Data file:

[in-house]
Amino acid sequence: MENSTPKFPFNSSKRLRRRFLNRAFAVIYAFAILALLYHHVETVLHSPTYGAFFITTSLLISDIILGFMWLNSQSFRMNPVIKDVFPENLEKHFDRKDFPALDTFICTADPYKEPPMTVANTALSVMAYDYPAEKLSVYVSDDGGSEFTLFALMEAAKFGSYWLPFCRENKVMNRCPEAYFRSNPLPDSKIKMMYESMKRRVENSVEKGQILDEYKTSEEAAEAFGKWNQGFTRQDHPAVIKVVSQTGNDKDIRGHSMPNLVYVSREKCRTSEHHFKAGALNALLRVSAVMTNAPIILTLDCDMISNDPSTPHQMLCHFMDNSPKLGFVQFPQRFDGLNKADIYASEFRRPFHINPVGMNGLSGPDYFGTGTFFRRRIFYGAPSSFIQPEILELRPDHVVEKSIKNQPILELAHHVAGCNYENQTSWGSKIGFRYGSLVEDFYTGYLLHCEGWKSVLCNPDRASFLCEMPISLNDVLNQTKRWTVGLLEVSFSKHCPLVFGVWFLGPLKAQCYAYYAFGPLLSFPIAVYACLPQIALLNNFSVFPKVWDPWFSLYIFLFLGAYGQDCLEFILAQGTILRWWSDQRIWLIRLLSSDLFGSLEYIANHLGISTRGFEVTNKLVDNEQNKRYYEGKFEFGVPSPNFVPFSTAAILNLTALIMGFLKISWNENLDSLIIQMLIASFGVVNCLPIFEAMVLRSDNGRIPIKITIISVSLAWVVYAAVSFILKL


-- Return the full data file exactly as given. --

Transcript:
[in-house]
Amino acid sequence: MENSTPKFPFNSSKRLRRRFLNRAFAVIYAFAILALLYHHVETVLHSPTYGAFFITTSLLISDIILGFMWLNSQSFRMNPVIKDVFPENLEKHFDRKDFPALDTFICTADPYKEPPMTVANTALSVMAYDYPAEKLSVYVSDDGGSEFTLFALMEAAKFGSYWLPFCRENKVMNRCPEAYFRSNPLPDSKIKMMYESMKRRVENSVEKGQILDEYKTSEEAAEAFGKWNQGFTRQDHPAVIKVVSQTGNDKDIRGHSMPNLVYVSREKCRTSEHHFKAGALNALLRVSAVMTNAPIILTLDCDMISNDPSTPHQMLCHFMDNSPKLGFVQFPQRFDGLNKADIYASEFRRPFHINPVGMNGLSGPDYFGTGTFFRRRIFYGAPSSFIQPEILELRPDHVVEKSIKNQPILELAHHVAGCNYENQTSWGSKIGFRYGSLVEDFYTGYLLHCEGWKSVLCNPDRASFLCEMPISLNDVLNQTKRWTVGLLEVSFSKHCPLVFGVWFLGPLKAQCYAYYAFGPLLSFPIAVYACLPQIALLNNFSVFPKVWDPWFSLYIFLFLGAYGQDCLEFILAQGTILRWWSDQRIWLIRLLSSDLFGSLEYIANHLGISTRGFEVTNKLVDNEQNKRYYEGKFEFGVPSPNFVPFSTAAILNLTALIMGFLKISWNENLDSLIIQMLIASFGVVNCLPIFEAMVLRSDNGRIPIKITIISVSLAWVVYAAVSFILKL